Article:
A few years ago, graphic editors Kevin Quealy and Archie Tse created a Rent vs. Buy calculator for The New York Times that has become perhaps the most-used internet tool when people are attempting to make a calculated decision to purchase a home.
“It is an interactive calculator that uses formulas to calculate the year-by-year costs of buying and renting,” Kevin Quealy told UrbanTurf in a 2010 article. “It then determines which is cheaper after each year.”
Given that it has been a little over two years since UrbanTurf put the calculator to the test, we decided that enough has changed in terms of the housing market in the DC area that it made sense to revisit its results.
Here is how the calculator works. Users input their monthly rent and their desired home price point, in addition to a slew of variables like down payment amount, probable mortgage rate, property taxes, condo fees and the rate of home value appreciation and rent increases in their area. The calculator then creates a graphical representation of the time it takes for one to break even on their investment, and the return on that investment going forward. The calculator also lets you compare figures across a theoretical number of years lived in the property, so you can see the cumulative savings or loss.
The issue that we discovered with the calculator is that it does not allow you to enter a variable home price appreciation or rent increase percentage. In other words, if a user enters a home price appreciation rate of 5 percent a year, that level of appreciation is assumed for the entire period of the loan.
Still, we went ahead and tested it out for a potential buyer and provided three different scenarios, based on varying home price appreciation and rental rate changes that take into account the fact that home values and rental rates will rise and fall over the years.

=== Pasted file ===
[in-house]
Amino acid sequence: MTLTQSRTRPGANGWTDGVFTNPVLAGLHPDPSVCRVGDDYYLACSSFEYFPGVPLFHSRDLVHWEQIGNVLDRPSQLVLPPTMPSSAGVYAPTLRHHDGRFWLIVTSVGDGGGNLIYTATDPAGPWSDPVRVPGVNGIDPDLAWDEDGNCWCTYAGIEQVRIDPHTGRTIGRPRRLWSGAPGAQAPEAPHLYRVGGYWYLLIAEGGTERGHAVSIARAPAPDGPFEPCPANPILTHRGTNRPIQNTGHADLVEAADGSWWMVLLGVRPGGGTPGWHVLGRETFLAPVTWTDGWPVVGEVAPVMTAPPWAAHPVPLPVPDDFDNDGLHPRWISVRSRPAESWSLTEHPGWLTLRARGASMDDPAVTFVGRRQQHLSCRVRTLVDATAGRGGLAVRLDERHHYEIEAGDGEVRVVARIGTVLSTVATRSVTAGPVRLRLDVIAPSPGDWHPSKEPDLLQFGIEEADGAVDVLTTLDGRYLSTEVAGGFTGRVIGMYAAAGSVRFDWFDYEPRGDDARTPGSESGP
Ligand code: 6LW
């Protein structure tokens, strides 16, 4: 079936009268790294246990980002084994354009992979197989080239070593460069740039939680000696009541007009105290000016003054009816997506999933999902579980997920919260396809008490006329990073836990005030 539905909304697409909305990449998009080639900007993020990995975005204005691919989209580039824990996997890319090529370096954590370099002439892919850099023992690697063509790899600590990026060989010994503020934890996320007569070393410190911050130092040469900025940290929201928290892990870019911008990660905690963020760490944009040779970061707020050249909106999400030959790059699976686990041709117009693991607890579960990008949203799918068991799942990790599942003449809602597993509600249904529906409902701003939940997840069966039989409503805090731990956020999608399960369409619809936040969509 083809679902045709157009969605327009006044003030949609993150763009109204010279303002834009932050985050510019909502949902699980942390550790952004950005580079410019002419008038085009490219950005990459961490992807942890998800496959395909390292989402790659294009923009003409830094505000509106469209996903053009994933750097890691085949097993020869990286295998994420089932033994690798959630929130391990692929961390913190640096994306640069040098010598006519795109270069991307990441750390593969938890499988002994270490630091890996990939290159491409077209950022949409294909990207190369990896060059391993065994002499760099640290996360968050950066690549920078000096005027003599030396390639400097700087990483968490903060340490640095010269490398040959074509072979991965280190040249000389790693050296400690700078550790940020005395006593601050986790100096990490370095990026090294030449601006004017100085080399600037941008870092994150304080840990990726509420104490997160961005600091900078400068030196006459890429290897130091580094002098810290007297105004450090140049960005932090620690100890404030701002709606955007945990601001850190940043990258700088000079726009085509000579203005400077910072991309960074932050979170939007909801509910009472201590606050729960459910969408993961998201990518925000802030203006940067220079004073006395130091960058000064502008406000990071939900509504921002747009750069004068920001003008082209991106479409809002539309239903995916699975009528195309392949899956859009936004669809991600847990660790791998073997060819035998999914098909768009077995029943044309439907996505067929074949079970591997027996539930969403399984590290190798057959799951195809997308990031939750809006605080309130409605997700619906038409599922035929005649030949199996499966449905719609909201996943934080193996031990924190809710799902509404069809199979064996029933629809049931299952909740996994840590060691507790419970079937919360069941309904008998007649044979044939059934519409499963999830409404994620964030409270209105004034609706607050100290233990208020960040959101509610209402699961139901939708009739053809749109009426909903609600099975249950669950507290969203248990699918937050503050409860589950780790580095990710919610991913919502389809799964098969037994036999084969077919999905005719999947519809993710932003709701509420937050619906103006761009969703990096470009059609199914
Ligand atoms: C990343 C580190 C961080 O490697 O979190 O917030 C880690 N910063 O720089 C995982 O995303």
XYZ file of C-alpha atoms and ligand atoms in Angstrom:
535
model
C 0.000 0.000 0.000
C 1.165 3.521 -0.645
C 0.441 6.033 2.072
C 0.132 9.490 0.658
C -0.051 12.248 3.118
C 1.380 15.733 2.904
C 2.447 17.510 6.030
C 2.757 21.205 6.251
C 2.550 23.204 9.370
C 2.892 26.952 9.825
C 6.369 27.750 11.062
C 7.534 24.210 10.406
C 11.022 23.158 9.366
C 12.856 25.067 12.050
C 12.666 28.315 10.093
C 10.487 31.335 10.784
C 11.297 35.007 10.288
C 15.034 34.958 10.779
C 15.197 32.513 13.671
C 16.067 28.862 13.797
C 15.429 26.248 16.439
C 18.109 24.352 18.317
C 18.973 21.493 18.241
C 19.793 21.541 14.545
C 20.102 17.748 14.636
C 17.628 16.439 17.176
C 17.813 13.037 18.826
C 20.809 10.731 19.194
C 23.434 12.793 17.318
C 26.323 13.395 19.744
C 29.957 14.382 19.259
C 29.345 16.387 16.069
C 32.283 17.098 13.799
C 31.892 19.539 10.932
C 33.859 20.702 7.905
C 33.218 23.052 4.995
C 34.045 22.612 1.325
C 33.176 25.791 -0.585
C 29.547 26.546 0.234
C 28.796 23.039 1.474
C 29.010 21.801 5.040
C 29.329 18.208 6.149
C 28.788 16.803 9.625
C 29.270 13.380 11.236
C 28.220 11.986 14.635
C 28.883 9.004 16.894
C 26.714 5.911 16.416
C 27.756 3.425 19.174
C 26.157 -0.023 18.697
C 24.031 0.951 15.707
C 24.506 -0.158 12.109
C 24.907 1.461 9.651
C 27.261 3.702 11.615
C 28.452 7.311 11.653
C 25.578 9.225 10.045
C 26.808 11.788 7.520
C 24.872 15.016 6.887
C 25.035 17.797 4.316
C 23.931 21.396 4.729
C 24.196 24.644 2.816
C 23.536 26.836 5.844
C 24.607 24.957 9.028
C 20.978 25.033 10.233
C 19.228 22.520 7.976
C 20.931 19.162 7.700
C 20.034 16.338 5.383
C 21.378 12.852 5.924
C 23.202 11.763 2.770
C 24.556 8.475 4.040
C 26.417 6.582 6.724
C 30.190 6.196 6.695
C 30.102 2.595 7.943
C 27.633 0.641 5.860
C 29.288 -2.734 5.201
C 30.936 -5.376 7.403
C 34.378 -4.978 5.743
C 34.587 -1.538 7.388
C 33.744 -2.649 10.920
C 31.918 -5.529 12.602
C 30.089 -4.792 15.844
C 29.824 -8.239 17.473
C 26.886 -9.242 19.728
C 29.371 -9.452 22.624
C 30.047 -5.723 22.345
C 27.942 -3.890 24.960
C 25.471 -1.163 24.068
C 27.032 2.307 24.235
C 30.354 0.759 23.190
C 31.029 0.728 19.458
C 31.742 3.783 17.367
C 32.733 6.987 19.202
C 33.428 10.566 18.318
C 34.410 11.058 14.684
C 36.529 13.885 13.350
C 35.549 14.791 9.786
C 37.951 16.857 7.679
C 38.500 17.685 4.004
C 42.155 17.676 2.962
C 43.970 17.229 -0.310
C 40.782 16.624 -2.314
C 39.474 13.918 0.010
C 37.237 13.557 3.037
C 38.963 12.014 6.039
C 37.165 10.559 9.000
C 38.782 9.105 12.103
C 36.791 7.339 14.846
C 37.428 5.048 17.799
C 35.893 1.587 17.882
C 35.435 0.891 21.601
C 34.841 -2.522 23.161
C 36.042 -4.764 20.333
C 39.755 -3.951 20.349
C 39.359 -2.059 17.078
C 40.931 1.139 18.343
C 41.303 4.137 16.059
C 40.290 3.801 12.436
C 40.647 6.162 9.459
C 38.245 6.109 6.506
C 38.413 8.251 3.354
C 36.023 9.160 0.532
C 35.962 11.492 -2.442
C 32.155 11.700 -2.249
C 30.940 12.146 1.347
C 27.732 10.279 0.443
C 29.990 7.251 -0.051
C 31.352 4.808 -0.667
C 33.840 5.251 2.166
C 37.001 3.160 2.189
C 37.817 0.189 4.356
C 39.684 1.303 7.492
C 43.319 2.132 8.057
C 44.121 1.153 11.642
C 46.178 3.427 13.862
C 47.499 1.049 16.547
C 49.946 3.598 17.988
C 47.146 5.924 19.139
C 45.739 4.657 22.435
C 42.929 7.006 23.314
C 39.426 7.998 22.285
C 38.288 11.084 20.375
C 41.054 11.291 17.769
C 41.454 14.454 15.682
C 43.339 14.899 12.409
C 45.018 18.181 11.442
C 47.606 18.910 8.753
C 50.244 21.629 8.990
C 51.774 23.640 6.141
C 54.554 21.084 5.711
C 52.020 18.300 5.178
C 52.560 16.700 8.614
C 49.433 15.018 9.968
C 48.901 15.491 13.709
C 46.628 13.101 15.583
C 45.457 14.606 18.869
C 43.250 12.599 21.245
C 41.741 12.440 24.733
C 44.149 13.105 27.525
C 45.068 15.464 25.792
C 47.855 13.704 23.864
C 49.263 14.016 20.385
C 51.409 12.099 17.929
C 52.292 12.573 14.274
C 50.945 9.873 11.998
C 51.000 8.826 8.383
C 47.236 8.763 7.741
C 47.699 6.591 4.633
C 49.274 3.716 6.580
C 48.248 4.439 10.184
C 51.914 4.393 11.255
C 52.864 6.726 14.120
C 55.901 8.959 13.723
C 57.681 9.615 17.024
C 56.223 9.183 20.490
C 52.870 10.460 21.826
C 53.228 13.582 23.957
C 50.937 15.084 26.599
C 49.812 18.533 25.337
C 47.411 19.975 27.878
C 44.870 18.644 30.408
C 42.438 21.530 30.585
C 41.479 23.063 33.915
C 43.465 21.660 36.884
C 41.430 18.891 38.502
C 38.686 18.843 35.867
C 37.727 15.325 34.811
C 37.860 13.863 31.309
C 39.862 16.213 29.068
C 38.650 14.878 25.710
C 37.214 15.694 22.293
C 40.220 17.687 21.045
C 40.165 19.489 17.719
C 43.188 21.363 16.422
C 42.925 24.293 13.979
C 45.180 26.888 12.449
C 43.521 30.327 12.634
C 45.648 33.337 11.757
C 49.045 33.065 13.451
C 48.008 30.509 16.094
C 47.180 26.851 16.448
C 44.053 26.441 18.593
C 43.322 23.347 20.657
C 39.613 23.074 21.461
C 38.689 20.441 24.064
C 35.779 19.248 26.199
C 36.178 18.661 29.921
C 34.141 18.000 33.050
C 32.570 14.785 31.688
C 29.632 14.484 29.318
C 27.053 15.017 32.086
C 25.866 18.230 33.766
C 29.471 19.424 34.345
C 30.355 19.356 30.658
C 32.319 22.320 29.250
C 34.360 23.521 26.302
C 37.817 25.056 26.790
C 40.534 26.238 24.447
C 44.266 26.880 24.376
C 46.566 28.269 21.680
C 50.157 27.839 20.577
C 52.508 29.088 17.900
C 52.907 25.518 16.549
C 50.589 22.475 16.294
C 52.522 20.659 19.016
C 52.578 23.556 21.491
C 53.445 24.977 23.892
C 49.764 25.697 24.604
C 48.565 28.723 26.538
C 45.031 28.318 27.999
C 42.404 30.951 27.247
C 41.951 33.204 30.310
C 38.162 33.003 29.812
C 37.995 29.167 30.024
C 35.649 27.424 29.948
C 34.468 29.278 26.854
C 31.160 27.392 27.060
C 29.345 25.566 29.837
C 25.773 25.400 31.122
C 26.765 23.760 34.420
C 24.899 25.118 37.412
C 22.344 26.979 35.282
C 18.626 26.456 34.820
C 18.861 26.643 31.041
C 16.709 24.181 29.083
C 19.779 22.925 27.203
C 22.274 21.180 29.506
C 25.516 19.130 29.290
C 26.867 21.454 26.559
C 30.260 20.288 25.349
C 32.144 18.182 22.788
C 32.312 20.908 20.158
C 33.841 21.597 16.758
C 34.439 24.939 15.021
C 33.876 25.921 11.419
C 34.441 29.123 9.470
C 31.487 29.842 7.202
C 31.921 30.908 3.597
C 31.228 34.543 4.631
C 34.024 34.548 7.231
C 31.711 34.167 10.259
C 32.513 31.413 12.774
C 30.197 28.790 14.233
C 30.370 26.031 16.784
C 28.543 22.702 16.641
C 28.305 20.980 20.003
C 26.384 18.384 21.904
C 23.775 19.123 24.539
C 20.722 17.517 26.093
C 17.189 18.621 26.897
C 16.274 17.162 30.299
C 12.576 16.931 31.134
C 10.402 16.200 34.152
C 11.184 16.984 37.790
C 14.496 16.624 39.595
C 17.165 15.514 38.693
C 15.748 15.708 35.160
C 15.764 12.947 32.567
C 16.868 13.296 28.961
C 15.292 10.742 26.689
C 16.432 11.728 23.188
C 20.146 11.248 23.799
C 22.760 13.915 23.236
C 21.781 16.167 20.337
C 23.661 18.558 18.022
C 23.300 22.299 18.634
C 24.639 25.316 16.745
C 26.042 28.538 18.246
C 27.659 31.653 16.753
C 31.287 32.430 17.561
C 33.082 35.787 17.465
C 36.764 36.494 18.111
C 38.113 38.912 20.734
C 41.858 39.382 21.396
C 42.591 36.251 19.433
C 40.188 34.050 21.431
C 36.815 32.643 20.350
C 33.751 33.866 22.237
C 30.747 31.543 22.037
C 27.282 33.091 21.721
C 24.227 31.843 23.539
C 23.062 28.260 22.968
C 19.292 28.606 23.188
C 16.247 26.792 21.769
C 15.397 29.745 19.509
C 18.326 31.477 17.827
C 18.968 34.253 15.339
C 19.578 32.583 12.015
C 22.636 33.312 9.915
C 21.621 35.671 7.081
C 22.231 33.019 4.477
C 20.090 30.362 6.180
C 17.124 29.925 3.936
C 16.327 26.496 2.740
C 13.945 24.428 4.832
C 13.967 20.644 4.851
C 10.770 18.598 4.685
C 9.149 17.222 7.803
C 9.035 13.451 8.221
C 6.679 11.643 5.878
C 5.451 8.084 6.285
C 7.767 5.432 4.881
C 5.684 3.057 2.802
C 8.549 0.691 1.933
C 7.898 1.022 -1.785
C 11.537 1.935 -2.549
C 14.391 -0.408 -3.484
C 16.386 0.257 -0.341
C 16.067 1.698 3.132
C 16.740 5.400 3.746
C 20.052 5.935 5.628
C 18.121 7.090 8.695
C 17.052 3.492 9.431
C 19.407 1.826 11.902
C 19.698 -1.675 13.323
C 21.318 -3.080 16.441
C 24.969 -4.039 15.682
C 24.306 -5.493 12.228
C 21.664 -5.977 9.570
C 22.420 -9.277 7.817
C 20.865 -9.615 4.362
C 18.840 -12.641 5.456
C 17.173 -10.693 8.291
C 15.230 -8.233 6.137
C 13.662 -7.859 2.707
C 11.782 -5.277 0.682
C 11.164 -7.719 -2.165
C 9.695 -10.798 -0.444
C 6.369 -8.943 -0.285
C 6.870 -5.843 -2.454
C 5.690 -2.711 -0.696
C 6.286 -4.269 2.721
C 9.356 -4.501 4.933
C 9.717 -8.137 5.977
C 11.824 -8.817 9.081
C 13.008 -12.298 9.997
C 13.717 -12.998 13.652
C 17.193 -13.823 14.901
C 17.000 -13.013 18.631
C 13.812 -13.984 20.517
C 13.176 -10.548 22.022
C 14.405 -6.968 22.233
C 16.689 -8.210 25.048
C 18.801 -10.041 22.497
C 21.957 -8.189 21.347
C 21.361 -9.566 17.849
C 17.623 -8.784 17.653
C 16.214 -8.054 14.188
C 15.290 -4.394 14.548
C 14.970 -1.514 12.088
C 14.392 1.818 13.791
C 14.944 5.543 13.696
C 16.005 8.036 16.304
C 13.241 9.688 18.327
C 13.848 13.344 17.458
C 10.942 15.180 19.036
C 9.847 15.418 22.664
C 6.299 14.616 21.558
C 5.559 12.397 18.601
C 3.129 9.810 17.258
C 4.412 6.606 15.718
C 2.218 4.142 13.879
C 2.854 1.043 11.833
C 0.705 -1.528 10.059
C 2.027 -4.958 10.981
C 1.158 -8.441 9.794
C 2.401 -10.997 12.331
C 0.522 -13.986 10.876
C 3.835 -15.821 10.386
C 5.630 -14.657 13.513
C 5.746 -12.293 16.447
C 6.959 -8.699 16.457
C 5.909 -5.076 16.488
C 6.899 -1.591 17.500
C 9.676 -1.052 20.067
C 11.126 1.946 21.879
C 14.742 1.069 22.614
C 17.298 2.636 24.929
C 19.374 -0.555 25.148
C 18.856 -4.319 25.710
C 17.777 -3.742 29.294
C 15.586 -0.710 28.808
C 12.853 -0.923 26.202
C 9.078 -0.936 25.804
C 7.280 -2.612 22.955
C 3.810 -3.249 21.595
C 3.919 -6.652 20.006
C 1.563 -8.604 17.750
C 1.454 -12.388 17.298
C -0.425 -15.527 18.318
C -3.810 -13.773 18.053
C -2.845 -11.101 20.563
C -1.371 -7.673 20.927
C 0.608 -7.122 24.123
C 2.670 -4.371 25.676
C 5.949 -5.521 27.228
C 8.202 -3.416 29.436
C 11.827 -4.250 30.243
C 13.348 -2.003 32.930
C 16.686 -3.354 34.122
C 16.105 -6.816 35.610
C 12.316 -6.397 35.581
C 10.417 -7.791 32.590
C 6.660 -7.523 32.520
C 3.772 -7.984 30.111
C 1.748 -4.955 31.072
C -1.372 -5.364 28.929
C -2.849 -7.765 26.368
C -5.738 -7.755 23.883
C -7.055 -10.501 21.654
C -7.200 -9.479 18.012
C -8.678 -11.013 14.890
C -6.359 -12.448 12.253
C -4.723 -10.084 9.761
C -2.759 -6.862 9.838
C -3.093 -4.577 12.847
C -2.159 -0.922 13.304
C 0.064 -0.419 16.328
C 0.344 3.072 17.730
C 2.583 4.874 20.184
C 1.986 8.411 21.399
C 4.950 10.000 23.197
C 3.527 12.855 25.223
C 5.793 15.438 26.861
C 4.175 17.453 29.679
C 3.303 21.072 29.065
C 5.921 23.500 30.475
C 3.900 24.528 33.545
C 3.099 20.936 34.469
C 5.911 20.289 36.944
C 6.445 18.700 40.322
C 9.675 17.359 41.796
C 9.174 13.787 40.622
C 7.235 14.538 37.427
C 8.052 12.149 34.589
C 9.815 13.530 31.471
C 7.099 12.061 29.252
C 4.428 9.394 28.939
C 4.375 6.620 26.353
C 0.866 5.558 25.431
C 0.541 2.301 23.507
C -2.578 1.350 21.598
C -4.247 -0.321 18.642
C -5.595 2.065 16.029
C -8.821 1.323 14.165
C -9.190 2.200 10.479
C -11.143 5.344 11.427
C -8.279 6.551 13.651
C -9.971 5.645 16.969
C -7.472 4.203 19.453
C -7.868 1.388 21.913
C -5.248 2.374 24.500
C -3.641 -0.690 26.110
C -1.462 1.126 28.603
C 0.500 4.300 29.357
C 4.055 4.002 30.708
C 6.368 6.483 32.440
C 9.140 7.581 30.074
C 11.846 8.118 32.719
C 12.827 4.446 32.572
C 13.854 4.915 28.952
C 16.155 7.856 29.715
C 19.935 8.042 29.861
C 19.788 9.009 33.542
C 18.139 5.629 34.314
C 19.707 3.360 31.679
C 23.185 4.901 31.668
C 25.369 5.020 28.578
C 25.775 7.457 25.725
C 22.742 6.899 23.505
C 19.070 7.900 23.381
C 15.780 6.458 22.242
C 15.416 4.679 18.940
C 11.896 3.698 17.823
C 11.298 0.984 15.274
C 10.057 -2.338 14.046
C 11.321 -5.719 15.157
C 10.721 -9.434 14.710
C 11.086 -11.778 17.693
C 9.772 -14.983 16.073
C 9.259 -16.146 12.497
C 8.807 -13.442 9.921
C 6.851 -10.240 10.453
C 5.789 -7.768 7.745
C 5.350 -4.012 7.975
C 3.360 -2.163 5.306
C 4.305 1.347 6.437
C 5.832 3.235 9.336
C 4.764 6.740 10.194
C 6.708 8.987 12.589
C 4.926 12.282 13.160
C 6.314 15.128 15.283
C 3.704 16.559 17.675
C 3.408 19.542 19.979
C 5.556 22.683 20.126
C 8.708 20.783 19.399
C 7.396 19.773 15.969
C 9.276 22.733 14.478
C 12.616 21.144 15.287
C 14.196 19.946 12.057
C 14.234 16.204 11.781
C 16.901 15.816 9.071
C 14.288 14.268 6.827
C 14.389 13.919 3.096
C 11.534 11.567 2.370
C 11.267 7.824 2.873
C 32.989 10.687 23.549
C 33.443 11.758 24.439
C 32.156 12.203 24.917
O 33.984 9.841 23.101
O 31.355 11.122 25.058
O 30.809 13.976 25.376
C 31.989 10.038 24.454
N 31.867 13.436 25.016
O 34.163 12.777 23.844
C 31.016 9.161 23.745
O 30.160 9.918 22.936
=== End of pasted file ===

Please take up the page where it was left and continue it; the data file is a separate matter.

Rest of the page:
Here is our potential buyer:
Ariel — 32-year-old consultant living in Logan Circle
Ariel is paying $2,600 a month for a 1,100 square-foot two-bedroom apartment with no roommate. She’d like to buy a comparable space in the area, where similar two-bedrooms are fetching $625,000. She knows that she has enough savings for a 10% down payment, and is pre-approved for a 30-year, fixed-rate mortgage at 3.9 percent.
Here are some of the other variables that we incorporated into the scenarios below:
Our first scenario assumes a rather modest home price appreciation of 2 percent a year, and a rental rate increase also of 2 percent a year. Assuming these numbers, it would take Ariel about nine years to break even on her investment, according to the calculator. A graphical representation of the rent versus buy breakdown for this scenario can be seen below.
Our second scenario assumes a home price appreciation rate of 3 percent a year, and a rental rate increase of 4 percent a year. Assuming these numbers, it would take Ariel about five years to break even on her investment, according to the calculator. A graphical representation of the rent versus buy breakdown for this scenario can be seen below.
Our third scenario assumes a home price appreciation rate of 4 percent a year, but a rental rate increase of just 2 percent a year. Assuming these numbers, it would take Ariel about four years to break even on her investment, according to the calculator. A graphical representation of the rent versus buy breakdown for this scenario can be seen below.
This article originally published at http://dc.urbanturf.com/articles/blog/the_rent_versus_buy_calculator_put_to_the_test_part_ii/6709
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